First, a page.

Cropping: thoughts

Film Photography & Darkroom discussion

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pirateoversixty
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Location: Peoria, Illinois

Cropping: thoughts

Post by pirateoversixty » Tue Aug 28, 2007 9:42 am

Just taking a break from the darkroom, and I thought I would run this by you.

Every now and then, I see published fine art photos printed with ragged edge carriers. Sometimes the notation from the artist is, " I don't crop; this is a full frame photo," or words to that effect.

Is this an affectation, or do these people really believe that cropping is a distortion of the image. To me, cropping is just another tool, the same as MC filters, dodging and burning, toning, etc.

Just an idle thought from somebody with too much time on his hands.
Jim


Keith Tapscott.
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Re: Cropping: thoughts

Post by Keith Tapscott. » Tue Aug 28, 2007 10:18 am

pirateoversixty wrote:Just taking a break from the darkroom, and I thought I would run this by you.

Every now and then, I see published fine art photos printed with ragged edge carriers. Sometimes the notation from the artist is, " I don't crop; this is a full frame photo," or words to that effect.

Is this an affectation, or do these people really believe that cropping is a distortion of the image. To me, cropping is just another tool, the same as MC filters, dodging and burning, toning, etc.

Just an idle thought from somebody with too much time on his hands.
Jim
Showing an image which includes the film rebate and even the sprocket holes when enlarging 35mm negatives, isn`t anything new. Sometimes, a negative carrier is filed on all four sides and can range from being neat and straight to having rough and crude edges.
Personally, I don`t have an ethical qualm in making a slight crop to tidy up the edges or balance the composition, but then I only take photographs for my own pleasure and I refuse to pander to the whims of so called `photographic-judges` at Camera Clubs and Photographic Societies.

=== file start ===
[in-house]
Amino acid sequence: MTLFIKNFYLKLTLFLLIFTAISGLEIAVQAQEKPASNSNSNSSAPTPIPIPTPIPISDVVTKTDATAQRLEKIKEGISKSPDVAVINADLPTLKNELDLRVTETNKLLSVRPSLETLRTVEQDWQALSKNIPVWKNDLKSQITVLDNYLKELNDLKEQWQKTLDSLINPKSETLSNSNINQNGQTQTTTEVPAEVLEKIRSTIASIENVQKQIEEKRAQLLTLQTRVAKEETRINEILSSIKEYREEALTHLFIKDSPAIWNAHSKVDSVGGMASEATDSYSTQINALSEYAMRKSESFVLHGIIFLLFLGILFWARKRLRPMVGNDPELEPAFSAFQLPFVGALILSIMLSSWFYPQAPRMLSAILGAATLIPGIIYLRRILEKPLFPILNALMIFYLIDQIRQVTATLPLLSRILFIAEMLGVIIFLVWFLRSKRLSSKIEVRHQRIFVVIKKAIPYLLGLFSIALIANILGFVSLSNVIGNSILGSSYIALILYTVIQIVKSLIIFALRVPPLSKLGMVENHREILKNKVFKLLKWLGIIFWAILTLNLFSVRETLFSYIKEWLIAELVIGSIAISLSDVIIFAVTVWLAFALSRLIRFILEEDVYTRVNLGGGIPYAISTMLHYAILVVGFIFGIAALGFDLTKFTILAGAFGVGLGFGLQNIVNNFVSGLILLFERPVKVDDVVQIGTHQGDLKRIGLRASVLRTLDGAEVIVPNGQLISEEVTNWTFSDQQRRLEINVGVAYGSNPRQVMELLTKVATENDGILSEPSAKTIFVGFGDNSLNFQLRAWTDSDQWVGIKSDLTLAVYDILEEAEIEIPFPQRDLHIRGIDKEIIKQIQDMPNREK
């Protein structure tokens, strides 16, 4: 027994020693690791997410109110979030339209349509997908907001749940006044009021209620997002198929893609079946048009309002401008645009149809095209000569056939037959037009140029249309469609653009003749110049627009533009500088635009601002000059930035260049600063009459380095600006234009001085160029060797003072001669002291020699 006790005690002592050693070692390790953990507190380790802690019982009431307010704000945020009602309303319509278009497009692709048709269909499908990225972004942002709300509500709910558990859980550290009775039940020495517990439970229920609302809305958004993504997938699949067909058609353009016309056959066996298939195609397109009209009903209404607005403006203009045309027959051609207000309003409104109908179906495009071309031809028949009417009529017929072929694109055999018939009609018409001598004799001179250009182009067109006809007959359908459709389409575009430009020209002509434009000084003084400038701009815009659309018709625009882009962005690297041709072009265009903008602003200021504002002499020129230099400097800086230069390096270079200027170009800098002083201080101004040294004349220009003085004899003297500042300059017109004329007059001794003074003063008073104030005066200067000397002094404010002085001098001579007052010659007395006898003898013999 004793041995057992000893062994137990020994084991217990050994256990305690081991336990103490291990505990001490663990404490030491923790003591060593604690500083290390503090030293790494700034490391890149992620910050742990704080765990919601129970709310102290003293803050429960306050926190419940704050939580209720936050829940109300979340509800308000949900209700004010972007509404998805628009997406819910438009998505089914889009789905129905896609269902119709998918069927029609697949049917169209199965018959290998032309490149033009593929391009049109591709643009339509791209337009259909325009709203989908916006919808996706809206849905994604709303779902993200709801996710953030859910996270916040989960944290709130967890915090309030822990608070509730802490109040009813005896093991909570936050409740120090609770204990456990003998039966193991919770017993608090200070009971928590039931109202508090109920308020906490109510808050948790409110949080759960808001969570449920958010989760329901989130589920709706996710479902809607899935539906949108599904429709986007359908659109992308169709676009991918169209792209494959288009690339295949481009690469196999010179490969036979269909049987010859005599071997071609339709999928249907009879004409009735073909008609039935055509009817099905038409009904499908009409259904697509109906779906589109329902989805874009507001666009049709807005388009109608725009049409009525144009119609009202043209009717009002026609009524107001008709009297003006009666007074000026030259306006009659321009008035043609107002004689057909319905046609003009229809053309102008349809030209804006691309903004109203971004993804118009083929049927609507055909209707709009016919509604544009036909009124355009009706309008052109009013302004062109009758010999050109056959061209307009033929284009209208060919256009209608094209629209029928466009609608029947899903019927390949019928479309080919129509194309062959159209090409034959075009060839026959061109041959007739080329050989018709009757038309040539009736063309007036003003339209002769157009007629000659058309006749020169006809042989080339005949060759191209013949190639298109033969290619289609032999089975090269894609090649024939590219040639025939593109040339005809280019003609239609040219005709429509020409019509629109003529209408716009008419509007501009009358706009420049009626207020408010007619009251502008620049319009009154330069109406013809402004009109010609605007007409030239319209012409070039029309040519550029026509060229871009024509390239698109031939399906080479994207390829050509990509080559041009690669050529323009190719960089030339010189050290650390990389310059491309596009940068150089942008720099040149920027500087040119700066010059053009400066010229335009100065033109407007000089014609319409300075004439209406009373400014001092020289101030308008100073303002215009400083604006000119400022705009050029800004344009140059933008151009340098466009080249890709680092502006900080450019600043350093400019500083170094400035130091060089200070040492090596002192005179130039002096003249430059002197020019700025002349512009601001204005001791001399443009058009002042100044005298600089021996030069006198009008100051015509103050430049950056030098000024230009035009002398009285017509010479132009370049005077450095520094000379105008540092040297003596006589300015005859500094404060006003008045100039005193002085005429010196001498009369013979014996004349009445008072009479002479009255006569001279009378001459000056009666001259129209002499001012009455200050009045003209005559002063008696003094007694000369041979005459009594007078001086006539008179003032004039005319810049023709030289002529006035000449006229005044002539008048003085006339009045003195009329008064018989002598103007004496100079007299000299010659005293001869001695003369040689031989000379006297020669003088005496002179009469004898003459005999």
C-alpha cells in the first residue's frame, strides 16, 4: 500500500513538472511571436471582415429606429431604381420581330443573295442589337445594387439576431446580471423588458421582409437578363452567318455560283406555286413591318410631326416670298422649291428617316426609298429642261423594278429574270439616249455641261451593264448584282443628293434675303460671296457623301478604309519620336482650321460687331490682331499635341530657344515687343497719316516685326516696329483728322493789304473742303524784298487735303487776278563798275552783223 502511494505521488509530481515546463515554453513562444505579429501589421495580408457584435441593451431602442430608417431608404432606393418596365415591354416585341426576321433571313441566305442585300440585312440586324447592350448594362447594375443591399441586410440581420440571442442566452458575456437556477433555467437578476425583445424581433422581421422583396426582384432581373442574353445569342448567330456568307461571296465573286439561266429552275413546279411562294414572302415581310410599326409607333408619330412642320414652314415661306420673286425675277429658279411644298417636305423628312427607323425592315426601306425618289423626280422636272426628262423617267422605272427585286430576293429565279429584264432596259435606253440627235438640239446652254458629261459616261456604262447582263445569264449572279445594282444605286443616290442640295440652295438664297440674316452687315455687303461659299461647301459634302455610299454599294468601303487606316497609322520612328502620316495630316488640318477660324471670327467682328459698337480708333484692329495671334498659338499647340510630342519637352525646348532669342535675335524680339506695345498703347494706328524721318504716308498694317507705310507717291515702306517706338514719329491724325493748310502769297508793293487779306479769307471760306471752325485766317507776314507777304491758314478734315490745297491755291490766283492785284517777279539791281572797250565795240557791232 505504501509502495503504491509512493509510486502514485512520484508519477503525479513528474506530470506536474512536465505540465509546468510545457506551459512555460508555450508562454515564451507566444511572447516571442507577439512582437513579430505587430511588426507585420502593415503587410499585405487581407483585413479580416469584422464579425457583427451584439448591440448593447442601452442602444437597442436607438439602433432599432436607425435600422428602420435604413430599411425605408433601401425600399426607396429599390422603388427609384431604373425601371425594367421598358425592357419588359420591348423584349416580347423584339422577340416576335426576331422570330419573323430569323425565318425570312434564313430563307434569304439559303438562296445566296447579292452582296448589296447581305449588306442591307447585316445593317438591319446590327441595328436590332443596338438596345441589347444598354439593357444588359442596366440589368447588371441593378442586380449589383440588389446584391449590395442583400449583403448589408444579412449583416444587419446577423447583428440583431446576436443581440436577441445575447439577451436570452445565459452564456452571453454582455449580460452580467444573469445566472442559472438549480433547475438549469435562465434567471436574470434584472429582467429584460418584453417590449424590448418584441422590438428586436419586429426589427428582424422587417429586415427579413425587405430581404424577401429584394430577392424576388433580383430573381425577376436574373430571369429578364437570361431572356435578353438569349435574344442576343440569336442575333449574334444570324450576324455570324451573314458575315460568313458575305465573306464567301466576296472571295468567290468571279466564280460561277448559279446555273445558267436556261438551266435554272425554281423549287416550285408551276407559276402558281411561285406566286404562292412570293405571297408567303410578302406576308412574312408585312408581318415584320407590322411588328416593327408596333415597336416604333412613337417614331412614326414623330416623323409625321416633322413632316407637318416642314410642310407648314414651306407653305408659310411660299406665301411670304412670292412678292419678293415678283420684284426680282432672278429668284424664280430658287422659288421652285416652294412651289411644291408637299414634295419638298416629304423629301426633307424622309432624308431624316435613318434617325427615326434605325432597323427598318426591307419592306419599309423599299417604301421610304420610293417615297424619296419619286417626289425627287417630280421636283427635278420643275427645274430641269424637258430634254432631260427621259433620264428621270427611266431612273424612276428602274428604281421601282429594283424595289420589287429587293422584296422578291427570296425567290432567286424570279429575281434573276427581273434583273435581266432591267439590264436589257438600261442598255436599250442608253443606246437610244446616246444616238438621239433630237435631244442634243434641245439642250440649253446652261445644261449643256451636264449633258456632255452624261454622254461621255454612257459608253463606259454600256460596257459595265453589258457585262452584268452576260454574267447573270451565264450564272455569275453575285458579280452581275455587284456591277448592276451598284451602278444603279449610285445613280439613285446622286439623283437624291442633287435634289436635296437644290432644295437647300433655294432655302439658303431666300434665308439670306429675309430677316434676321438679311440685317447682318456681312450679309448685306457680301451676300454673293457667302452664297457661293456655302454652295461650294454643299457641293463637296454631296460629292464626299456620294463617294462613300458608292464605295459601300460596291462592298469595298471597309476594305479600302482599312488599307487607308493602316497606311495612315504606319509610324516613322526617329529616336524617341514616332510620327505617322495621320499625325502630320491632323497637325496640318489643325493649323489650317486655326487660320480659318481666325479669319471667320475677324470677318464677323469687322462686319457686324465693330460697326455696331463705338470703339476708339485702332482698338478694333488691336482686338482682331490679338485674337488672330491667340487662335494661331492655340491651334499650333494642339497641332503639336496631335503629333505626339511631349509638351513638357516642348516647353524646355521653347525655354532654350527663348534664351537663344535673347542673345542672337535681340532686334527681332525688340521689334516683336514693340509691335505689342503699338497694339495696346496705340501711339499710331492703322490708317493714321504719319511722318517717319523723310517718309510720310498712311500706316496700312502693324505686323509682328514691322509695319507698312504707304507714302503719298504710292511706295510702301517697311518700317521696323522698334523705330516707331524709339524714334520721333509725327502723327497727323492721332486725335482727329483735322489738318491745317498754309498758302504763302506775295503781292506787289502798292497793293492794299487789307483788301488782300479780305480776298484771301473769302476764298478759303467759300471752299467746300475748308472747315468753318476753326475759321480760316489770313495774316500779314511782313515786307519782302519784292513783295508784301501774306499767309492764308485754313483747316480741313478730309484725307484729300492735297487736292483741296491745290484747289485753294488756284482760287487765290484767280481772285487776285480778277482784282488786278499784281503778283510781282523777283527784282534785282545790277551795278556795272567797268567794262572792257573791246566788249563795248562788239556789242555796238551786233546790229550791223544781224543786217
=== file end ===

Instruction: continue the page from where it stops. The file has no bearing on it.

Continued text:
Ornello
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Re: Cropping: thoughts

Post by Ornello » Tue Aug 28, 2007 11:10 am

pirateoversixty wrote:Just taking a break from the darkroom, and I thought I would run this by you.

Every now and then, I see published fine art photos printed with ragged edge carriers. Sometimes the notation from the artist is, " I don't crop; this is a full frame photo," or words to that effect.

Is this an affectation, or do these people really believe that cropping is a distortion of the image. To me, cropping is just another tool, the same as MC filters, dodging and burning, toning, etc.

Just an idle thought from somebody with too much time on his hands.
Jim
I think it is indeed pretentious, but it also reflects a lack of knowledge, because doing this slighly increases flare in the print, giving somewhat less highlight separation. The raw light entering the lens from around the image area can only increase flare. It seems to me utterly foolish to put stylistic affectation ahead of sound technique. I never do this.

I might note that much of what I see presented this way needs to be cropped.

I don't care when the image was cropped: in the camera, or later. Along with Keith, I have no interest in others' opinions. My photographs are mostly for my own pleasure.
Last edited by Ornello on Wed Aug 29, 2007 3:24 pm, edited 2 times in total.

pirateoversixty
Posts: 219
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Location: Peoria, Illinois

Cropping: thoughts

Post by pirateoversixty » Wed Aug 29, 2007 12:18 am

I agree, it may be pretentious, or may seem so now, now that it is not so new. In some cases, over done. In fact, I have no qualms about cropping to any degree if it shows what I want it to show. Maybe I couldn't get close enough to the point of interest. Maybe the peripheral noise is more distracting than I initially thought. Anyway, it is my photograph, and I have the final say so on how it is presented. Anyway, most of my pix are for myself and friends and family. If I were to put my humble efforts out for critical review, I still would feel the same way.